Having worked in both industries, Mustard has insight into what chefs need from local farms and vice versa so both can thrive. One answer is better communication. Farmers sometimes get burned when they grow a crop for a particular restaurant at the chef’s request and then the chef decides not to put it on the menu. “Then the farmer has nowhere to sell the product,” he says.
When it opened in 2006, Blue Duck Tavern was one of the trailblazers of D.C.’s farm-to-table movement that put a spotlight on Mid-Atlantic growers. Its menu has always displayed the names of the area farms it uses. But the farm-to-table movement has grown up. If version 1.0 was about tapping into local farms as purveyors, version 2.0 is about teaming up with them as partners. Chefs are forming intimate and innovative relationships with farmers to ensure both the longevity of local agriculture and better quality food for consumers. The timing couldn’t be better. Plant-based dining, which is both a diet and a style of dining that makes vegetables the star of the plate, is taking off.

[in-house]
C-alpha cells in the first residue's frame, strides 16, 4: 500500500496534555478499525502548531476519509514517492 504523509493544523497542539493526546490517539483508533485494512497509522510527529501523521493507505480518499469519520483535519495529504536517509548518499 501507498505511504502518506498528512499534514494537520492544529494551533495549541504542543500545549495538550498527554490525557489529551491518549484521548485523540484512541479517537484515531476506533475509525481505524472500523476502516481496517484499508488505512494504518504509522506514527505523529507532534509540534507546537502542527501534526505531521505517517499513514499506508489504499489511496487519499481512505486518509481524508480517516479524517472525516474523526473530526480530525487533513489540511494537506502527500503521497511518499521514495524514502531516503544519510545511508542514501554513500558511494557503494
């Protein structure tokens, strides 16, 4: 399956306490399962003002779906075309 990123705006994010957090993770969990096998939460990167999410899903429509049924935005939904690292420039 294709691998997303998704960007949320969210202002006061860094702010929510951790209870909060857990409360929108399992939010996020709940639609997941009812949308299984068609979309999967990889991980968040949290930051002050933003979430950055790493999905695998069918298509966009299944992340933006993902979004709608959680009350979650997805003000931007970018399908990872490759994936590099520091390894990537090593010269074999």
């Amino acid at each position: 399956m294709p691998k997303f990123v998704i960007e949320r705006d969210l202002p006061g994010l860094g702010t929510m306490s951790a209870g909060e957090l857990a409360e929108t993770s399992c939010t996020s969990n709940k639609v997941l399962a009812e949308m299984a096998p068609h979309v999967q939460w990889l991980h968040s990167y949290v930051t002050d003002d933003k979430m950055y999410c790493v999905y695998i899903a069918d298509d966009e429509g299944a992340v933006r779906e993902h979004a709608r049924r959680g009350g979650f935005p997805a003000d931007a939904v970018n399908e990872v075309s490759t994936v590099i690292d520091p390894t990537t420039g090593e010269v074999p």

On June 1, the founders of plant-based restaurant Oyster Oyster put 30 diners in a party bus and drove them to Root and Marrow Farm in Lovettsville, Virginia. That’s where organic farmer Erik Schlener estimates he’ll grow 80 percent of the produce for the restaurant coming to Shaw in late summer. The literal field trip included a farm tour where Schlener clipped off sugar snap peas for wide-eyed city dwellers to sample, followed by a family-style dinner.
“I wanted to give people a glimpse into what’s really inspiring us,” says Oyster Oyster Chef Rob Rubba. He also sought to shift some of the limelight to Schlener, whose farm is just over a year old. “The guy is doing incredible things. Without him, I have no purpose. That’s the thing that’s always forgotten.”